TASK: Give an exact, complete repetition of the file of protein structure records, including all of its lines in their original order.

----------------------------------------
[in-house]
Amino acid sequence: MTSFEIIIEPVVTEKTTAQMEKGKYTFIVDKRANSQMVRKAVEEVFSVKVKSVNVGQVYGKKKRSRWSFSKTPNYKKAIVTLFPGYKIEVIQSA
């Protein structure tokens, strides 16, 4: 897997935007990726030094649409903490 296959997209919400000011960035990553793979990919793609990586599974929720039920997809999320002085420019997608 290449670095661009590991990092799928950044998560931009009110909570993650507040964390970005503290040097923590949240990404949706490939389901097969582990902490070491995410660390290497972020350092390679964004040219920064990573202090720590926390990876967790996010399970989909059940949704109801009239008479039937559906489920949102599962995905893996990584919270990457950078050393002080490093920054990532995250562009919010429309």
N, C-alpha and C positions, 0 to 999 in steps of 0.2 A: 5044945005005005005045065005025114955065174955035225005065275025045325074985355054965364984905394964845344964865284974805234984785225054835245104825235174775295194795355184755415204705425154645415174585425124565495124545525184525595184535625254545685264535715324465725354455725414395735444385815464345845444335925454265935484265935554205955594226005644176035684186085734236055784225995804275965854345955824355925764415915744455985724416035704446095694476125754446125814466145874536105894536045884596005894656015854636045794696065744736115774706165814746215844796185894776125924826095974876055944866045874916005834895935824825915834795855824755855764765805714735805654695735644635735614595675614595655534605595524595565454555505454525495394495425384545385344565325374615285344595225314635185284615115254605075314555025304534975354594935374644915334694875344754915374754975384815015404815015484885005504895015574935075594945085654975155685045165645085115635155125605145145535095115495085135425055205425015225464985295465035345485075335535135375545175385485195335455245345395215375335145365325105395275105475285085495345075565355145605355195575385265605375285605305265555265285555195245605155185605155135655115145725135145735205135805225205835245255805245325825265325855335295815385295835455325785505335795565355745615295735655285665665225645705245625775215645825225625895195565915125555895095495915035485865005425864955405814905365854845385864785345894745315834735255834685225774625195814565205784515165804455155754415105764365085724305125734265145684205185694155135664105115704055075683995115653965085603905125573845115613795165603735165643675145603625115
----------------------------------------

[in-house]
Amino acid sequence: MTSFEIIIEPVVTEKTTAQMEKGKYTFIVDKRANSQMVRKAVEEVFSVKVKSVNVGQVYGKKKRSRWSFSKTPNYKKAIVTLFPGYKIEVIQSA
């Protein structure tokens, strides 16, 4: 897997935007990726030094649409903490 296959997209919400000011960035990553793979990919793609990586599974929720039920997809999320002085420019997608 290449670095661009590991990092799928950044998560931009009110909570993650507040964390970005503290040097923590949240990404949706490939389901097969582990902490070491995410660390290497972020350092390679964004040219920064990573202090720590926390990876967790996010399970989909059940949704109801009239008479039937559906489920949102599962995905893996990584919270990457950078050393002080490093920054990532995250562009919010429309």
N, C-alpha and C positions, 0 to 999 in steps of 0.2 A: 5044945005005005005045065005025114955065174955035225005065275025045325074985355054965364984905394964845344964865284974805234984785225054835245104825235174775295194795355184755415204705425154645415174585425124565495124545525184525595184535625254545685264535715324465725354455725414395735444385815464345845444335925454265935484265935554205955594226005644176035684186085734236055784225995804275965854345955824355925764415915744455985724416035704446095694476125754446125814466145874536105894536045884596005894656015854636045794696065744736115774706165814746215844796185894776125924826095974876055944866045874916005834895935824825915834795855824755855764765805714735805654695735644635735614595675614595655534605595524595565454555505454525495394495425384545385344565325374615285344595225314635185284615115254605075314555025304534975354594935374644915334694875344754915374754975384815015404815015484885005504895015574935075594945085654975155685045165645085115635155125605145145535095115495085135425055205425015225464985295465035345485075335535135375545175385485195335455245345395215375335145365325105395275105475285085495345075565355145605355195575385265605375285605305265555265285555195245605155185605155135655115145725135145735205135805225205835245255805245325825265325855335295815385295835455325785505335795565355745615295735655285665665225645705245625775215645825225625895195565915125555895095495915035485865005425864955405814905365854845385864785345894745315834735255834685225774625195814565205784515165804455155754415105764365085724305125734265145684205185694155135664105115704055075683995115653965085603905125573845115613795165603735165643675145603625115